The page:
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Facebook Ads API vs. Facebook Exchange: What’s the Difference?

Facebook Ads API vs. Facebook Exchange (FBX)

With last year’s launch of the Facebook Exchange (FBX), many advertisers have been left wondering what the exchange actually is and how it differs from Facebook’s many other advertising options. In particular, many have found it difficult to differentiate between the Facebook Ads API and the relatively young Facebook Exchange. If that confusion sounds familiar, here’s a breakdown of the Ads API and the Exchange:

What Is Facebook Ads API?

Facebook Ads API is a limited program, available only to advertisers, ad tech vendors, or agencies who have applied and been approved by Facebook. The Ads API allows the API partner to build campaigns at scale via the API rather than through Facebook’s own interface. It’s designed to help large brands more effectively manage a large volume of different campaigns and for agencies and vendors to re-sell customized Facebook ads to smaller businesses efficiently and at scale.

For example, if you’re a large international brand who needs to create one ad for each of your 100 products in 10 different languages, the API tool would let you create all 1,000 ads at once, rather than creating them individually through Facebook’s Advertising Manager. API partnerships are available for some brands, but many partners are advertising vendors or agencies who sell Facebook ads directly to advertisers, typically as part of a broader set of digital marketing solutions.

Here’s how Facebook describes the benefits of the Ads API:

If you are a marketer:
Getting access to our API will allow you to build the internal tools that best address your specific needs, are integrated within your internal system, and therefore allow you to more efficiently and creatively manage your marketing programs on Facebook.

If you are a tool developer or agency:
Integrating with our Facebook APIs will allow you to help your clients take full advantage of the vast array of solutions that Facebook offers for marketers. Although Facebook will continue to improve native applications like Pages and Ads Manager, we focus on core functionality that meets the needs of most users and marketers, and offer APIs that third party partners can use to meet the needs of more specific markets such as very large advertisers, advertisers in specific verticals, or communities with unique needs such as non-profit organizations.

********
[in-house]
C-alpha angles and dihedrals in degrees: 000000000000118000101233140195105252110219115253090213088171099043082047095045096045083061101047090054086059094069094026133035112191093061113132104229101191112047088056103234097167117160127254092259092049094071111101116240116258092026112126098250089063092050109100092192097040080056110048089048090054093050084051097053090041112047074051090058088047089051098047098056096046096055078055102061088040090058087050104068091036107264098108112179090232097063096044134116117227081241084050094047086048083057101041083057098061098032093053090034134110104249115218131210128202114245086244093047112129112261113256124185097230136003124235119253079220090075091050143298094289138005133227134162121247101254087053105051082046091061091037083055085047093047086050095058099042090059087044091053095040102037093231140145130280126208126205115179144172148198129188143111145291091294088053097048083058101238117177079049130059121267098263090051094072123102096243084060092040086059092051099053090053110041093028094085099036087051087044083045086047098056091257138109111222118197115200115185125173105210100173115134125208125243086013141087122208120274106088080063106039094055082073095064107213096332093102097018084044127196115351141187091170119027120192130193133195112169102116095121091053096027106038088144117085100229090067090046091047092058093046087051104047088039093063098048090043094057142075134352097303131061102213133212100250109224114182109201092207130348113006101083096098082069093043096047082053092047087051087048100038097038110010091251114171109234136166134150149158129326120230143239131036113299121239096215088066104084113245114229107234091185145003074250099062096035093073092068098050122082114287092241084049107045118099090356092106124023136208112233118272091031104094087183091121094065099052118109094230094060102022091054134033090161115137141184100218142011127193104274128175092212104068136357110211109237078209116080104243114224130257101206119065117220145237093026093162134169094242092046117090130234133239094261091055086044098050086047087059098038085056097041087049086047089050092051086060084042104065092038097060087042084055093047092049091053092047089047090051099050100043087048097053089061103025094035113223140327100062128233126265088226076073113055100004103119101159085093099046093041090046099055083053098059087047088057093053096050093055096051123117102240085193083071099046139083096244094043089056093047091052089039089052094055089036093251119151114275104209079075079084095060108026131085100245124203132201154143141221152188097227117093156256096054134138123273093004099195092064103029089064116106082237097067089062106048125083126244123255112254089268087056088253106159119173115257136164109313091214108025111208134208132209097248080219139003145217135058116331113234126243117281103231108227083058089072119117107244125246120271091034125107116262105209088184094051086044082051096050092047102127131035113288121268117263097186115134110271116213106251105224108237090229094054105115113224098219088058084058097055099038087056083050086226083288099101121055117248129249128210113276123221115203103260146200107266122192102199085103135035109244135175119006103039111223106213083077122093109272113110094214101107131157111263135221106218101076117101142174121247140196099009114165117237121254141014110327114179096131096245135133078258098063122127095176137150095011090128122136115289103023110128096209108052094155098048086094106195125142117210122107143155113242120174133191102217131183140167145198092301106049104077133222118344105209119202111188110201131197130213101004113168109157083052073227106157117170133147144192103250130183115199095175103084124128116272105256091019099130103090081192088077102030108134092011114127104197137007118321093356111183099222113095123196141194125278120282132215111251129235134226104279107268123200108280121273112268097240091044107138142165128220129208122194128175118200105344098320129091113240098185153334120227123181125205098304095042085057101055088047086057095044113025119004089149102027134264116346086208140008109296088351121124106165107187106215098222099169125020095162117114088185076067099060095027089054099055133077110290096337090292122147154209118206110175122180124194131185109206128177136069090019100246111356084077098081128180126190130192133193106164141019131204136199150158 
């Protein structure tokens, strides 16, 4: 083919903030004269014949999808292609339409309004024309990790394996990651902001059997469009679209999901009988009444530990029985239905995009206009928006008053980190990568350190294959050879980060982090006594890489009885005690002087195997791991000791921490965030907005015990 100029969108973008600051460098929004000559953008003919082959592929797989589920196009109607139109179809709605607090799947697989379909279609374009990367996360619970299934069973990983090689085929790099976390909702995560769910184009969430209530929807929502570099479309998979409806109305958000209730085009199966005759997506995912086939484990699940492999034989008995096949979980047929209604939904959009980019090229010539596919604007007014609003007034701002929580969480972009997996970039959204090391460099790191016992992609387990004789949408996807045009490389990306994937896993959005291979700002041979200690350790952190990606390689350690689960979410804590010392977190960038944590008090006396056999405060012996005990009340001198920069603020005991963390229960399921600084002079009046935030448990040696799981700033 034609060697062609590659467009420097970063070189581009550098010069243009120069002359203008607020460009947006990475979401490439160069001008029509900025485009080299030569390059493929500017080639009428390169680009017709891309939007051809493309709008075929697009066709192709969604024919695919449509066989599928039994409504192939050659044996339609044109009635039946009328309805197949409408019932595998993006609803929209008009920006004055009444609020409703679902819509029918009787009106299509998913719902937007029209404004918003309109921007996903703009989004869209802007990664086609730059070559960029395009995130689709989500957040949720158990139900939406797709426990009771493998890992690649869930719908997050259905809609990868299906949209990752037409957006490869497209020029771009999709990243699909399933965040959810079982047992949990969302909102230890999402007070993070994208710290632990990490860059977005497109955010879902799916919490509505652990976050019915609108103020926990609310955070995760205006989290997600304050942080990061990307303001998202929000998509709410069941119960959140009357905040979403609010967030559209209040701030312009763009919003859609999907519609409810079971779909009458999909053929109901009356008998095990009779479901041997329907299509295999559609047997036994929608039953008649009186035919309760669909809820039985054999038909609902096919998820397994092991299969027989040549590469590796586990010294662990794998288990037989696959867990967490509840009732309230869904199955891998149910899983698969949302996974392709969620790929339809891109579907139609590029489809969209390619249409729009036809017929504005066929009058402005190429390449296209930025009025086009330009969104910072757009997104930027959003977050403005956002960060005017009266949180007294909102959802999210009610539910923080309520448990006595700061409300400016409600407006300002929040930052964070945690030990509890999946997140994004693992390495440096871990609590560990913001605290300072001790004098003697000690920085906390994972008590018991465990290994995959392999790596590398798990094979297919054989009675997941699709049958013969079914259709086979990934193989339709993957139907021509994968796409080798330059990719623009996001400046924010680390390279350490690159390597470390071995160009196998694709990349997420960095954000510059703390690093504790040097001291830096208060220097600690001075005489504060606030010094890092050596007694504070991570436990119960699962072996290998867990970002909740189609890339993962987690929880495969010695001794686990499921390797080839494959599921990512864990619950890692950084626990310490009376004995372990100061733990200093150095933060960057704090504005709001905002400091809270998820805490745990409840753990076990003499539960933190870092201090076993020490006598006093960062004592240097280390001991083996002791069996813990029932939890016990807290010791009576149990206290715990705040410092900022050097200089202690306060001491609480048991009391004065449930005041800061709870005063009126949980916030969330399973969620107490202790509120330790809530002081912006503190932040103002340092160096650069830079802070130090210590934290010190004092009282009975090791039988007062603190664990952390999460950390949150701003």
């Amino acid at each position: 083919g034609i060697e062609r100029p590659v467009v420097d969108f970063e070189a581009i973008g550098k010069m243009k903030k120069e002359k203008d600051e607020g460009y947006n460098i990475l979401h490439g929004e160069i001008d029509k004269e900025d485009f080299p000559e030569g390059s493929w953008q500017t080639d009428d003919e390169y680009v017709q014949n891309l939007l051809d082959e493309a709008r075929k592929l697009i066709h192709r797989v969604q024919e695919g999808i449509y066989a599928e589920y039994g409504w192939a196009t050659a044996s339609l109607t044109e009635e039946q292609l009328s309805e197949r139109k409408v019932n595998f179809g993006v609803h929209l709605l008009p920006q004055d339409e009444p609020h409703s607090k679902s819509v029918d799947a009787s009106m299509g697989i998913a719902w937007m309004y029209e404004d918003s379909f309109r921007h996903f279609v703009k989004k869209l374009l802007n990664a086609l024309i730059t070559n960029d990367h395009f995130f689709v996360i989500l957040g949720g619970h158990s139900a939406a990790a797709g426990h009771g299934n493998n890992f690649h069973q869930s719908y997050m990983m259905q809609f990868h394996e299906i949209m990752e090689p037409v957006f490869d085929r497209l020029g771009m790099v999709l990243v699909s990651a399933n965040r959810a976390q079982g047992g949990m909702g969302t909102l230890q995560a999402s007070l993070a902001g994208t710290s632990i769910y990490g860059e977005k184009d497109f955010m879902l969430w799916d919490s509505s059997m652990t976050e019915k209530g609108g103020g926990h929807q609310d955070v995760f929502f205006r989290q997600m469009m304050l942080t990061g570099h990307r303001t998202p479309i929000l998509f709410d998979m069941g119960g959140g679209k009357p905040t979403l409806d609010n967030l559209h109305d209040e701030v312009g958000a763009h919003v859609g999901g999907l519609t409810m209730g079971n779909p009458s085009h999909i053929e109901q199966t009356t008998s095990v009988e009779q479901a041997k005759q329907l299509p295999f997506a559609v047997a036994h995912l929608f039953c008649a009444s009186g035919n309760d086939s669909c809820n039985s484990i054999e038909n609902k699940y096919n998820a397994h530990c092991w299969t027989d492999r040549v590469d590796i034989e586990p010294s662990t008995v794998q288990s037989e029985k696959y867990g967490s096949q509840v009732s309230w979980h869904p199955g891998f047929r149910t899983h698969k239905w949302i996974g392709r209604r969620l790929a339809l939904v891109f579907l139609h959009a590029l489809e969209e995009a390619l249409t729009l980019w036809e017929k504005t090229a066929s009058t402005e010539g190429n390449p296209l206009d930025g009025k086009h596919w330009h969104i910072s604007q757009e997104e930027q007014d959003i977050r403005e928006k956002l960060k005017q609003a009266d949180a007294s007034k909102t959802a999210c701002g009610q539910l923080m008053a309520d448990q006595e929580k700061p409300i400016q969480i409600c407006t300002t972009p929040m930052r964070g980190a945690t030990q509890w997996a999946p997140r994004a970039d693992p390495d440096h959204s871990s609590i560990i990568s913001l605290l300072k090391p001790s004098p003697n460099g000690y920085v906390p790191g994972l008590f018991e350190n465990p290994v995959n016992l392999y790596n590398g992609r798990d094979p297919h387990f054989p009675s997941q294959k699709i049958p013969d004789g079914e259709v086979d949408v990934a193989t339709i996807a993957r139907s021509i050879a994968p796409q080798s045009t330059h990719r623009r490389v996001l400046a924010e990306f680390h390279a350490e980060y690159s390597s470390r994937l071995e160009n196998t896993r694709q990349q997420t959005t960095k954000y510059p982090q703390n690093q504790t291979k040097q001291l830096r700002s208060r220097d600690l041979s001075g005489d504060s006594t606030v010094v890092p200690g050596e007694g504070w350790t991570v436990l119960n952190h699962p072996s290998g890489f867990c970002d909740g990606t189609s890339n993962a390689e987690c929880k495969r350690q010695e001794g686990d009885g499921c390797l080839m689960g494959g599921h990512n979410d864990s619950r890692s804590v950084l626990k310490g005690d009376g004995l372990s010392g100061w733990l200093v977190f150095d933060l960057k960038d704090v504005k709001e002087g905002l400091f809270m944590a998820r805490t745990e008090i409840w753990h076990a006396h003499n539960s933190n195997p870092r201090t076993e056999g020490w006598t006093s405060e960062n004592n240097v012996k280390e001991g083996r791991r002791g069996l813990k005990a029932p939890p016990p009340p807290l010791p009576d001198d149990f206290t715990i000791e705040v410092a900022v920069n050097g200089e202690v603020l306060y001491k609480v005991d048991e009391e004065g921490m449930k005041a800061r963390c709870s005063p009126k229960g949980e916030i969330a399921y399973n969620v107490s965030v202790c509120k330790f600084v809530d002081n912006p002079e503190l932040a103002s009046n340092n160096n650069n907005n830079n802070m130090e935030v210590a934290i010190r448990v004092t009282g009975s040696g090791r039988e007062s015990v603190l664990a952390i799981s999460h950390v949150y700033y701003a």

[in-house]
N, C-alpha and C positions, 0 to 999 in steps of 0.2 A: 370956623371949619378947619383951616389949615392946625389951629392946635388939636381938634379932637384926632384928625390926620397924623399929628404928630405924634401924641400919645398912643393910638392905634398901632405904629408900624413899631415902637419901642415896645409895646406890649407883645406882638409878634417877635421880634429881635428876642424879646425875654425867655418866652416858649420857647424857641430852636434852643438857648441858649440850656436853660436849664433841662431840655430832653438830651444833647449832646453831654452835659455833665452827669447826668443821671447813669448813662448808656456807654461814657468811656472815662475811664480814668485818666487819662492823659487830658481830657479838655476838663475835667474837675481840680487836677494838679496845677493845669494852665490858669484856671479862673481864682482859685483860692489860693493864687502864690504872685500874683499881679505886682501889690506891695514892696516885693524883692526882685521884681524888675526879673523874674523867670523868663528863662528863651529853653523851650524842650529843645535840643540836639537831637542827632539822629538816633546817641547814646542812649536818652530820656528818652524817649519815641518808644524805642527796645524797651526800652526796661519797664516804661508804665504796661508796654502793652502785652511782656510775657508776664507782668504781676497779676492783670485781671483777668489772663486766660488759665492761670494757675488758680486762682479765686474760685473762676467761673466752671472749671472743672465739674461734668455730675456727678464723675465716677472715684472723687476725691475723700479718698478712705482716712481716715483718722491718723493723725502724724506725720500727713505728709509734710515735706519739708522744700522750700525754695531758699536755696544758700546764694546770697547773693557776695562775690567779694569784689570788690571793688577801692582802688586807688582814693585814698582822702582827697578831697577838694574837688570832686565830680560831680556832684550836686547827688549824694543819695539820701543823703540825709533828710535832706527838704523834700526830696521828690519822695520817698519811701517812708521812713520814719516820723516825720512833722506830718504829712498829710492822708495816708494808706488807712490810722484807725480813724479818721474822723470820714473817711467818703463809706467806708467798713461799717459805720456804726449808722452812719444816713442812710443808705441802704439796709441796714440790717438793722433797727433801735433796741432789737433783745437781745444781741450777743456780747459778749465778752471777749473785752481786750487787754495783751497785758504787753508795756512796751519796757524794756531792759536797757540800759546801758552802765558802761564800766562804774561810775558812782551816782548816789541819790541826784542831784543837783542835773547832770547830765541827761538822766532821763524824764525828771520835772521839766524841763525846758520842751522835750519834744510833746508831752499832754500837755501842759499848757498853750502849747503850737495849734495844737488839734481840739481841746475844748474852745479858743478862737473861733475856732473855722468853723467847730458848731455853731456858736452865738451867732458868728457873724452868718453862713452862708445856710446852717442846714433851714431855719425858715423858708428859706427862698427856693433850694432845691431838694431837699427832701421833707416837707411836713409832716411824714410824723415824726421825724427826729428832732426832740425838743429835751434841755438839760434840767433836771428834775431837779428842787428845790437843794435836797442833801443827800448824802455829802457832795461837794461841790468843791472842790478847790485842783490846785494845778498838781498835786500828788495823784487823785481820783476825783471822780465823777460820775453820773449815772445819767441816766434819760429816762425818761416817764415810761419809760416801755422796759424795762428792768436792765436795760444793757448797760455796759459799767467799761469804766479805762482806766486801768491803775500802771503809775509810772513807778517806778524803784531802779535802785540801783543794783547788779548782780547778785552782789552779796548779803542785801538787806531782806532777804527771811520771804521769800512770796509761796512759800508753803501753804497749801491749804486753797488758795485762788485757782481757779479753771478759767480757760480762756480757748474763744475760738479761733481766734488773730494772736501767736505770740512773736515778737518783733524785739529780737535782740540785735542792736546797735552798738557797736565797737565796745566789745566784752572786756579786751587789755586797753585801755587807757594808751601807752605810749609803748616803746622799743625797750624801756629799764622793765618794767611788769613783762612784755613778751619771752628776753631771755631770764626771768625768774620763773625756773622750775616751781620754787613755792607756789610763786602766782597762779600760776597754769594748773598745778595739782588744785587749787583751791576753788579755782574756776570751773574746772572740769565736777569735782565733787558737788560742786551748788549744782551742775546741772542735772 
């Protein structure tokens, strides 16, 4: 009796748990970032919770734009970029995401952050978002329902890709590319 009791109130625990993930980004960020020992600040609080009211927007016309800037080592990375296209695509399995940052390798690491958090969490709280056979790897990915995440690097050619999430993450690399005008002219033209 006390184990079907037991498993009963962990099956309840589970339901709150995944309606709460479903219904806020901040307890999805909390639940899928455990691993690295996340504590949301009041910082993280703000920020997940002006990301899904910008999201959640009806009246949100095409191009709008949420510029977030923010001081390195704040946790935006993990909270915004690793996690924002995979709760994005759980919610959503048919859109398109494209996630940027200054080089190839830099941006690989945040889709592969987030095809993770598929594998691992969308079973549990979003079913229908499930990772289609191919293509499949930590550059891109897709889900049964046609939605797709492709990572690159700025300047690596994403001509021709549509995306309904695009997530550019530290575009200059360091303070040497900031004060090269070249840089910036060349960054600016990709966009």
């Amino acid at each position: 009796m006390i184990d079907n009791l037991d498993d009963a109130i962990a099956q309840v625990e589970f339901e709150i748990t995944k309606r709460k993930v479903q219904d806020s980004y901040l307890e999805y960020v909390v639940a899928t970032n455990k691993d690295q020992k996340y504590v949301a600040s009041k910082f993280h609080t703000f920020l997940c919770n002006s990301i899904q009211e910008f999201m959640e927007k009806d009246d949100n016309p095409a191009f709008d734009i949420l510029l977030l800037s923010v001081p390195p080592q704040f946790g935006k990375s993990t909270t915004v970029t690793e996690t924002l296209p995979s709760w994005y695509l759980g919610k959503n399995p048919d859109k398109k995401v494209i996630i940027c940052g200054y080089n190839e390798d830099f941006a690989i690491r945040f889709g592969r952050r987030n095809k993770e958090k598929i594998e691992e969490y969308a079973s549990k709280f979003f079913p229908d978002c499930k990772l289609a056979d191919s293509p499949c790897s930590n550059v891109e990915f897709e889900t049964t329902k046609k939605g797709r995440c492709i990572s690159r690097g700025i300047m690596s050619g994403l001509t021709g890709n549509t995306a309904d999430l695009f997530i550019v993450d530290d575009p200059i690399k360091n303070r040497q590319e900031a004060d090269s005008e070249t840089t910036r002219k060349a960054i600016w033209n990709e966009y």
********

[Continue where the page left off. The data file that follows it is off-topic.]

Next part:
Facebook Ads API only provides access to advertising options that are otherwise available through Facebook ads platform, in a manner that’s more scalable and customizable. Though the experience may be different, the ads themselves are fundamentally the same as those available through Facebook’s editor tools—the specs, the targeting parameters, etc. are all the same.

What Is Facebook Exchange?

Facebook Exchange (FBX) is Facebook’s real-time bidding exchange comprised of selected Facebook ad inventory. FBX is the only place in Facebook’s ad ecosystem where advertisers can serve retargeted ads, or ads based on users’ previous web-browsing.

For advertisers already running a retargeting campaign, FBX is essentially another ad exchange (like Google’s DoubleClick or Yahoo’s RightMedia) that a DSP or retargeting provider can plug into.

For Facebook advertisers, FBX is unique. Currently, there is no self-service option and FBX cannot be accessed through any of Facebook’s Ads tools, including the Ads API. FBX can only be accessed through one of Facebook’s preferred FBX partners, some, but not all, of which are also Ads API partners. FBX partners range from full-service DSPs (some of whom also offer Facebook advertising) to more specialized retargeting shops who do not offer any other Facebook Ads products.

 

Ultimately, Facebook Ads API is a tool for brands and agencies to more effectively scale Facebook’s core ad products. FBX is a separate product entirely—it’s the only place on Facebook where you can advertise based on the previous actions of your target audience. Facebook Ads API partnerships only make sense for a specific subset of advertisers, but FBX makes sense for any marketer who could benefit from retargeting. If you’re looking into new Facebook solutions, while the API may not be for you, there’s a good chance FBX is.

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